Quite liked this sign in the bike shop.
Smoking is suicide. So go and commit suicide somewhere else please.

Along the roadside
I cycled through Nicaragua on Palm Sunday. There were all sorts of celebrations going on. One particularly interesting one was the Penata. A paper mache man containing lots of sweets in his tummy is hung from the roof and blindfolded kids lash out trying to smash it with a baton. It's a tradition I have seen in lots of Spanish speaking countries. 

The Penata is hoisted up to the roof by a rope. 
Some Palm Sunday parades took up the whole of one side of the Panamerican highway. Cars queued for miles. No one seems to mind waiting.

Reeds carried over the shoulder at a Palm Sunday parade.
Everything on the roads came to a standstill on Palm Sunday.
A horse back rider passes some kids playing on hay bales while taking his
cows to be milked.
As in so many developing countries everything is donated by somebody.
This bridge was donated by the People of Japan.
And everywhere fires burn along the roadside.
Maybe the remnants of sugar cane plants. I'm not sure.
And just like home, the cherry blossoms were out in full bloom.
In the hard shoulder a man on a horse trotting along. The man is chatting
on his mobile phone.
Even though I feel like I have known the name Daniel Ortega since my
childhood he has only been the president of Nicaragua for 7 years.
Some colourful handmade chair hammocks selling at a roadside stand.
Always very cool when a cycling club catches up and cycles along with you.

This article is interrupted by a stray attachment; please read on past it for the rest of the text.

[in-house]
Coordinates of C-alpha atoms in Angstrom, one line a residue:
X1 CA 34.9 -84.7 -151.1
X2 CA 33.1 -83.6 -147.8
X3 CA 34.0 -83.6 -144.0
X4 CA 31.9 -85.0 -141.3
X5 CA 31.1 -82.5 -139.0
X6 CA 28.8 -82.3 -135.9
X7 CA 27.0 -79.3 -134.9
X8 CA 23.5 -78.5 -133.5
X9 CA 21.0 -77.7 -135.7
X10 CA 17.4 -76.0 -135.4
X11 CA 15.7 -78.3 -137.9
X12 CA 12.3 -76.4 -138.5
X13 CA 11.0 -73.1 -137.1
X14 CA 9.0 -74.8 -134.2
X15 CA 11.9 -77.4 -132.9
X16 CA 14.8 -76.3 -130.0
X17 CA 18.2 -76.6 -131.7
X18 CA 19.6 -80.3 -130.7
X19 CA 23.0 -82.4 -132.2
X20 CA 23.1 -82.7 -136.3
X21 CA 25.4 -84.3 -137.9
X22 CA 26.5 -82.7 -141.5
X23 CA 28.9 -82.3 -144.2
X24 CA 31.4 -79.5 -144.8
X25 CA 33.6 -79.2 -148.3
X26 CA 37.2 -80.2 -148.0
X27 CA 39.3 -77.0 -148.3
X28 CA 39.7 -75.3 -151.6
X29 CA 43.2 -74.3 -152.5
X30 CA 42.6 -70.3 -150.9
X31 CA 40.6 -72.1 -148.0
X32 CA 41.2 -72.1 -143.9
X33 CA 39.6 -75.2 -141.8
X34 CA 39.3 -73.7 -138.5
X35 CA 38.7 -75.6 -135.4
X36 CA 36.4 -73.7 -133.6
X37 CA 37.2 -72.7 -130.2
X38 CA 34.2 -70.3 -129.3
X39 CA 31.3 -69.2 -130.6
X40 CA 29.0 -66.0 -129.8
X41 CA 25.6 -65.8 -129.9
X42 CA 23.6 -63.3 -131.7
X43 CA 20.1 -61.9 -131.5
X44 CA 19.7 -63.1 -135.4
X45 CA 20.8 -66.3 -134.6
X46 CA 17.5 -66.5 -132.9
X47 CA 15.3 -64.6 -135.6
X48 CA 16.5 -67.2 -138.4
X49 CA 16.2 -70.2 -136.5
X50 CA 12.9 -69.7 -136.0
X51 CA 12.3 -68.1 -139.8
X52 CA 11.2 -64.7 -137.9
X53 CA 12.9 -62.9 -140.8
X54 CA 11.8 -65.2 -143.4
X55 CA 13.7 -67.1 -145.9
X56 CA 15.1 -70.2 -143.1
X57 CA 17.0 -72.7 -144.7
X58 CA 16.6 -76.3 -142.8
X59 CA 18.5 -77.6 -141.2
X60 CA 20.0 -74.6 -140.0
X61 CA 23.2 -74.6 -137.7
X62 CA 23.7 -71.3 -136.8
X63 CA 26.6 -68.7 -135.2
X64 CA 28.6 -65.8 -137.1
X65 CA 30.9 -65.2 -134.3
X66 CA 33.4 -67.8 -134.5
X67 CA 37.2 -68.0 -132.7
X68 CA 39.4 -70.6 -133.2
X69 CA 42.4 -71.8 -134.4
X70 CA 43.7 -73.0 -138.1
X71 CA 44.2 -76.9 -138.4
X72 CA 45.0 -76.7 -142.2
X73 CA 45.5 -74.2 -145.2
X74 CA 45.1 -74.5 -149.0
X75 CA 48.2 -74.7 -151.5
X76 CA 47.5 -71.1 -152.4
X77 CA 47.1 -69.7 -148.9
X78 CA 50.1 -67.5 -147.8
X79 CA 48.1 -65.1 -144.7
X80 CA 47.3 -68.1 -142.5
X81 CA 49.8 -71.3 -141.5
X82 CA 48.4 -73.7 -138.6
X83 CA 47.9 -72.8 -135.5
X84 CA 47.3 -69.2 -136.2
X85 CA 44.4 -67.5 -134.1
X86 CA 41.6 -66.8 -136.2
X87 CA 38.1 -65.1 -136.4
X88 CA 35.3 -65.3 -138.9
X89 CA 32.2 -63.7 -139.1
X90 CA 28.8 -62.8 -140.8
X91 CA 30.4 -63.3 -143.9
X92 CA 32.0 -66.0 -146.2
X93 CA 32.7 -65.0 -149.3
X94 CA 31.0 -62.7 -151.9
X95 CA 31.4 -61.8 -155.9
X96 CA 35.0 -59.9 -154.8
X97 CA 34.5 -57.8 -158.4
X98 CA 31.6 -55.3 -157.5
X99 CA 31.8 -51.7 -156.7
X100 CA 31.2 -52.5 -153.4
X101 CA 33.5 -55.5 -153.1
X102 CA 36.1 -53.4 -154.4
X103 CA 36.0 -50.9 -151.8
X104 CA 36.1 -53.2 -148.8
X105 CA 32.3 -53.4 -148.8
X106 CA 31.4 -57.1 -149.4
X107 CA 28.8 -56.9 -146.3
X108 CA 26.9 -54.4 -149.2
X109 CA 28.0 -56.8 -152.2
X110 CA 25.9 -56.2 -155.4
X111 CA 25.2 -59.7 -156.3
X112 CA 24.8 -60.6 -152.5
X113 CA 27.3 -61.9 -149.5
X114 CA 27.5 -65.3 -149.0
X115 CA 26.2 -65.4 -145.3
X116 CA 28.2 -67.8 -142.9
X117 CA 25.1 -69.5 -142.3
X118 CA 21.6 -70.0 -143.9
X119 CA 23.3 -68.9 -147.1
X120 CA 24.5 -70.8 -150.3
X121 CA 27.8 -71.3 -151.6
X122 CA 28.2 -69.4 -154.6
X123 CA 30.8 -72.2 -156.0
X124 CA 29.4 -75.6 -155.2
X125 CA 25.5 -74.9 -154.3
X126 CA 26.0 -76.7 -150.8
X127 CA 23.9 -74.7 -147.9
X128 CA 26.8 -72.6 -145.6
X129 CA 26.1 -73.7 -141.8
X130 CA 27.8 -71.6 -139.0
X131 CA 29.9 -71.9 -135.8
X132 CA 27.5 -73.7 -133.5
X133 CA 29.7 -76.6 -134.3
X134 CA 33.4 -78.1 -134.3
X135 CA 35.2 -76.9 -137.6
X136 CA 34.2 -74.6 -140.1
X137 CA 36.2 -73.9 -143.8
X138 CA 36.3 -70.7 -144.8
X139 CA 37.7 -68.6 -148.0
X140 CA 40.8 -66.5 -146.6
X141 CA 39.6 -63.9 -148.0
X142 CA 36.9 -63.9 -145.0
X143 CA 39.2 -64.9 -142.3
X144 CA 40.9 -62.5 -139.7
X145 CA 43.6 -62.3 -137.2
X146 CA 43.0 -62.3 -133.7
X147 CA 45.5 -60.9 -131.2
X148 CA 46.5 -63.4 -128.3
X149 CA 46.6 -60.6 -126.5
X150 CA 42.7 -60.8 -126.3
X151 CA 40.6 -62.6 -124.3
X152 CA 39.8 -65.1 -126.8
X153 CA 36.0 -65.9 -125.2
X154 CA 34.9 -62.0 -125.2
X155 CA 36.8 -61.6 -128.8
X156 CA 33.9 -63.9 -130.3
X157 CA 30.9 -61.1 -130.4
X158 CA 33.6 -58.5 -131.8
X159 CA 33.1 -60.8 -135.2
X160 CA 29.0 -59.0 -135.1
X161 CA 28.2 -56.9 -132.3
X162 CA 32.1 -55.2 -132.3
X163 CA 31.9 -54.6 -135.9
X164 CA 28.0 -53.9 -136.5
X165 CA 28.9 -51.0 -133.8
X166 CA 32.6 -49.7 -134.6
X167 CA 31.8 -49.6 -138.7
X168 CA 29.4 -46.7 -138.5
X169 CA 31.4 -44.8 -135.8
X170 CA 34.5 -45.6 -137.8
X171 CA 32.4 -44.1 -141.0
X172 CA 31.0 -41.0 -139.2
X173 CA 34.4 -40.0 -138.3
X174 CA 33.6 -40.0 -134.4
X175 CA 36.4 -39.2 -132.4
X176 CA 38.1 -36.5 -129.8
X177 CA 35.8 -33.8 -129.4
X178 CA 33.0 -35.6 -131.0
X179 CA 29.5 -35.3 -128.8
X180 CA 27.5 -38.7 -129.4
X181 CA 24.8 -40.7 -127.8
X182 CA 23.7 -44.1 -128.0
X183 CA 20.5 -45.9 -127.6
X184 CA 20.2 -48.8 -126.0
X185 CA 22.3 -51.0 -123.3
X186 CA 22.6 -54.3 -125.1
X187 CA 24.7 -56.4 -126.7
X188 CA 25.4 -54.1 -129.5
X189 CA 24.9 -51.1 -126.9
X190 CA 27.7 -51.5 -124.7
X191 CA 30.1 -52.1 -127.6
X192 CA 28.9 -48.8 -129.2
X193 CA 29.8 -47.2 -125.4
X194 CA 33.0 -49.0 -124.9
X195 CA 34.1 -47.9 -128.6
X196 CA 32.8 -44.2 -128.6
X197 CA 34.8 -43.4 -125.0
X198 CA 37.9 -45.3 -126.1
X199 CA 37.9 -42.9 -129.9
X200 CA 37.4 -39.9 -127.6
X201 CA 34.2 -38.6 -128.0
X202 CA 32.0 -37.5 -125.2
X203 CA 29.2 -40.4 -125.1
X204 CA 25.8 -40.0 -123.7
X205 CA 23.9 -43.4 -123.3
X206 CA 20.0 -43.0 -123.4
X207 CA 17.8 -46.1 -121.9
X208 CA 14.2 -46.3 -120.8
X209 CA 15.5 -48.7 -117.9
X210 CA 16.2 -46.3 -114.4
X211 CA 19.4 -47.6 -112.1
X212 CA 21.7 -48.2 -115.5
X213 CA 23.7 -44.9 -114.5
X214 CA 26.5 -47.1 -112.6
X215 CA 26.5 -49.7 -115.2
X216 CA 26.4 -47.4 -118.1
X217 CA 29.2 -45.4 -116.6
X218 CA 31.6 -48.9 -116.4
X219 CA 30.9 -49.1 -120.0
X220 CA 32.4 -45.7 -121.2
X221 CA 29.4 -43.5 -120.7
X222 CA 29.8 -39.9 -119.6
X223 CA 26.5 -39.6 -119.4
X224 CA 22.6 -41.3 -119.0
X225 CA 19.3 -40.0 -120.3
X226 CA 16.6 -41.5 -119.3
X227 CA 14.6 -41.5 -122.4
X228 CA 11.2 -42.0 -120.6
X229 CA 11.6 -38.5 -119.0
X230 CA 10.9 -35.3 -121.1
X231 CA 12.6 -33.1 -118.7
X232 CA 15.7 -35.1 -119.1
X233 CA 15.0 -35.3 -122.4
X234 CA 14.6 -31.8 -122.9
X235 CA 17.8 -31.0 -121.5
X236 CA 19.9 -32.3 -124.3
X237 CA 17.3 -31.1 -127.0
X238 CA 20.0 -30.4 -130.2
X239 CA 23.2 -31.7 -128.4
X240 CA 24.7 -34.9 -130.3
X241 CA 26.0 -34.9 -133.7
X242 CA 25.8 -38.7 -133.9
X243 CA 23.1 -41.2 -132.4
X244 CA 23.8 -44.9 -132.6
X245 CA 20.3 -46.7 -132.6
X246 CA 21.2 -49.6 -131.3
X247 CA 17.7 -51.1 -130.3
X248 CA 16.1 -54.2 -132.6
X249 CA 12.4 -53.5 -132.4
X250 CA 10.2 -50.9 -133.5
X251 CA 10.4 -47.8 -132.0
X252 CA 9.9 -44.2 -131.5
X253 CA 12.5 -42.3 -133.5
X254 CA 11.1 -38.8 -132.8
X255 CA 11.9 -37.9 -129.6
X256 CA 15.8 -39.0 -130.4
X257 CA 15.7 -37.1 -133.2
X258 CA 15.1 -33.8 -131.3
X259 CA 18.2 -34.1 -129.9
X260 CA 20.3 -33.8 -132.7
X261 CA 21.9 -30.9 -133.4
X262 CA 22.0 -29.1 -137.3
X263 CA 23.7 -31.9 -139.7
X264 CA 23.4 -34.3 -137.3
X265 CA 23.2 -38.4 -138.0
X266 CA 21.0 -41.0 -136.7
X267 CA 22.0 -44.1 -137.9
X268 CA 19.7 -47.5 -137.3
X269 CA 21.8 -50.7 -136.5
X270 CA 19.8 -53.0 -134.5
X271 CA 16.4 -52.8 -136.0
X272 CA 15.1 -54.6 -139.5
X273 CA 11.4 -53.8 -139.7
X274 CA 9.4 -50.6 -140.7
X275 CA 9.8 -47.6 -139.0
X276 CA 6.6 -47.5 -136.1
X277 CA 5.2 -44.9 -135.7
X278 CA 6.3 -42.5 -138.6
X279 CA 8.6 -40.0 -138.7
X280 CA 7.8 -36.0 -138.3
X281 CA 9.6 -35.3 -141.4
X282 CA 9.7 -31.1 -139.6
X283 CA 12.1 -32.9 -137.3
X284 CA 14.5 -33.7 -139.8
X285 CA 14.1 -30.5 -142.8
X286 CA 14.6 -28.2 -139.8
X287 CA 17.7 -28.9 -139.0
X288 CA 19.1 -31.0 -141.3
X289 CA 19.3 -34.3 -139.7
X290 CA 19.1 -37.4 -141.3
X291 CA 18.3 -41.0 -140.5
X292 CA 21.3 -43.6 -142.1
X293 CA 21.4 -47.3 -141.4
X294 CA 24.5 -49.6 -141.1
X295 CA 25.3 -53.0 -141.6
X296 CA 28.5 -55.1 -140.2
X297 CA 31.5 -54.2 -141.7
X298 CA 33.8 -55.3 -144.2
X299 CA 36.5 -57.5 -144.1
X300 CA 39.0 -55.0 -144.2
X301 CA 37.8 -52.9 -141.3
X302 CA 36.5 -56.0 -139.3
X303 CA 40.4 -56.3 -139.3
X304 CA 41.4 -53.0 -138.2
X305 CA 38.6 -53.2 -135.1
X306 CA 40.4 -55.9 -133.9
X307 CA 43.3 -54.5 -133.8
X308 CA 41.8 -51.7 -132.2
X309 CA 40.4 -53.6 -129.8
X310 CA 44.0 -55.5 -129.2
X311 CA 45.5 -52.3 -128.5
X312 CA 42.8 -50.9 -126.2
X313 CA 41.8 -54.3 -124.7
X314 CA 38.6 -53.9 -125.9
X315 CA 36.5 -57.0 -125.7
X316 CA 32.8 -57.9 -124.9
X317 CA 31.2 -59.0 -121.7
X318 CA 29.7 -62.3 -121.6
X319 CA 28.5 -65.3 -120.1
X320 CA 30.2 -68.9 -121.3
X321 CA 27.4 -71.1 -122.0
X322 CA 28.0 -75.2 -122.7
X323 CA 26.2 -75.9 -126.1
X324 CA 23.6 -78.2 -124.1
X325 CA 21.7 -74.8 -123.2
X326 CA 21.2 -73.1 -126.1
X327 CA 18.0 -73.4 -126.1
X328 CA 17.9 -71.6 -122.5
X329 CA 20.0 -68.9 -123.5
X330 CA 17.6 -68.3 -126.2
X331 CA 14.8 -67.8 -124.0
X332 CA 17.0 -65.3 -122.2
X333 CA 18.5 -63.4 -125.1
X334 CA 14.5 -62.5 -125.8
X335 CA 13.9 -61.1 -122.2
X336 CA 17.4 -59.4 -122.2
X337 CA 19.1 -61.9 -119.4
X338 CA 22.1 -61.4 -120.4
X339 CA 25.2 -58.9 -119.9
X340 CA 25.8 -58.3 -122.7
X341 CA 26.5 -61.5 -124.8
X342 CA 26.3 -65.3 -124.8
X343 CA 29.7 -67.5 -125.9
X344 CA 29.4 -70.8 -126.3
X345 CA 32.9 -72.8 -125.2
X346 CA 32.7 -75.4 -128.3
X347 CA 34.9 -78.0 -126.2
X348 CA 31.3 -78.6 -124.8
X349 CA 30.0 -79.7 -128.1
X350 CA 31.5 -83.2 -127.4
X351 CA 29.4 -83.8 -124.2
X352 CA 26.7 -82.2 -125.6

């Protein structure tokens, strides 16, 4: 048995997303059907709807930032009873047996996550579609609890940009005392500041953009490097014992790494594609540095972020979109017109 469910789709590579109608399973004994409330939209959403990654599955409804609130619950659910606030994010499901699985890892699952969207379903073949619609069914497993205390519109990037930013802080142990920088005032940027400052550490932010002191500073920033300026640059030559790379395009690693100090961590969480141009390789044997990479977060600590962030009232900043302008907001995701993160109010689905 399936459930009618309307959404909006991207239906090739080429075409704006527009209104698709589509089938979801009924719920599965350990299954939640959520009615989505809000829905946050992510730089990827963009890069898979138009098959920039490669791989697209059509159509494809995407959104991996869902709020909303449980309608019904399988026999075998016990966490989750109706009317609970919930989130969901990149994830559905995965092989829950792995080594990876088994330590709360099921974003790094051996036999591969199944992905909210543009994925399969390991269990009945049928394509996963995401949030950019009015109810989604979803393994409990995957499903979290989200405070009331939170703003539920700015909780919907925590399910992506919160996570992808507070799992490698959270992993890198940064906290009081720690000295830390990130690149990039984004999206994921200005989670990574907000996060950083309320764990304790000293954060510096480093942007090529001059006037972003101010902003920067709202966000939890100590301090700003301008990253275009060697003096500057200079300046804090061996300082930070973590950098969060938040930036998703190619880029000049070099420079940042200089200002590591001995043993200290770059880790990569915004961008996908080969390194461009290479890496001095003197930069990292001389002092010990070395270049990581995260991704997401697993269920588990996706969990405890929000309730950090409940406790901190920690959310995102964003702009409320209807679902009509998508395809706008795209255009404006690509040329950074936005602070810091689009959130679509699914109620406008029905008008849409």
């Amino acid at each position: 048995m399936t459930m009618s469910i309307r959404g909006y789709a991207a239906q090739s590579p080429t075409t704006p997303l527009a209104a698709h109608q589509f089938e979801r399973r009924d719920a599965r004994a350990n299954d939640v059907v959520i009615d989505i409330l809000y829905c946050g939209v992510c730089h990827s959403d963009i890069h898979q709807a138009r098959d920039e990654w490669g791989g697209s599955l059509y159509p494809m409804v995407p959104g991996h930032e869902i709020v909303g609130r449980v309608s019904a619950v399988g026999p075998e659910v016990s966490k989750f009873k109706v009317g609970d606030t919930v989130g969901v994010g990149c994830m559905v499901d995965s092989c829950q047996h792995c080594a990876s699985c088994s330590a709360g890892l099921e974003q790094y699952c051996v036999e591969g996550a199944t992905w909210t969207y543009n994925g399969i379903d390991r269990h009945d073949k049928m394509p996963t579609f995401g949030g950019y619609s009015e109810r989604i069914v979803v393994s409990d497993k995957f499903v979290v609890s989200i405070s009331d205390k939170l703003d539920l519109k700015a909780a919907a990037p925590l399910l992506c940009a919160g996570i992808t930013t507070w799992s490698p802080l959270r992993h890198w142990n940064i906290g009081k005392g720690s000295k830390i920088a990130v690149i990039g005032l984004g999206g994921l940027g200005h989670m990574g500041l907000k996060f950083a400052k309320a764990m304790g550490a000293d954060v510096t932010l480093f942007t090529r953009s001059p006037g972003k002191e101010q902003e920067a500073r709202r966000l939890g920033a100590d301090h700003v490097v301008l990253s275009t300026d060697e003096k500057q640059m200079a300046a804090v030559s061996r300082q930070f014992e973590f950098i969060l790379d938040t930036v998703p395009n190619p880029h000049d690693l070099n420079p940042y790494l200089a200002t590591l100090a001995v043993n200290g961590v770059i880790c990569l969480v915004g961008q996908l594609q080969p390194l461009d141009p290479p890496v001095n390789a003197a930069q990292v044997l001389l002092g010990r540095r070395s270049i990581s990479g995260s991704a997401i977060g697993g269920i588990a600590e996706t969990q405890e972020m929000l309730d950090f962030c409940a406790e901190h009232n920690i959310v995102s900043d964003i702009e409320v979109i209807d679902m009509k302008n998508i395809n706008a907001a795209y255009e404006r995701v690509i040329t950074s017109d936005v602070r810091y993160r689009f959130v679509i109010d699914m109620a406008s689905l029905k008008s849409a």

These guys were cycling from Managua to Granada. Only 40kms. And they had ALL the gear.
Bomberos have no funding in Nicaragua

Looking up Nicaragua on the Human Development Index (HDI) I see that it sits at 124 in world development rankings. This means that both Honduras and Guatemala, both of which I have cycled through, are poorer than Nicaragua. How come than that Nicaragua is by far the cheapest of all the Central American countries? I don't know.

By looking at the facilities of the Nicaraguan fire stations I can safely say that they are beyond doubt the shabbiest in all of Central America. The following 3 pictures are from one particularly poor station. 
Saskia sits in a plastic chair on the dirt floor of a tin shack
fire station in Nicaragua.
The poor fire fighters who sleep here mustn't sleep too well.
Myself and Saskia had to clean out the rubbish
from this fire station shower before we used it.
And yet in the same shabby tin shack of a station, within minutes of arriving one of that lads had popped out to the local street stall and brought us back a treat. A ball of popcorn glued together with sugar cane honey. Is that called molases? First bite was tasty, after that it was just a bit tooooo sweet.
A big ball of popcorn and sugar cane honey.
Ometepe island
My final destination in Nicaragua was the island of Ometepe. The island has 2 big volcanos. Perhaps an 8 hour hike said some of the backpackers on my boat. They were all excited about getting up in the middle of the night to start the long hike. I was looking forward to some quiet relaxed off-the-saddle time. 

Chatting with backpackers on the boat on the way to the volcano island
of Ometepe. I cycled 120kms that day trying to make the boat. Phew. Made it.
After 6 months of chasing each other I finally met up with Herbie (from Galway)
and Laura (from the UK) on Ometepe island. I had previously met them in a campsite in California, USA.
They invited me to cycle with them for a day or 2.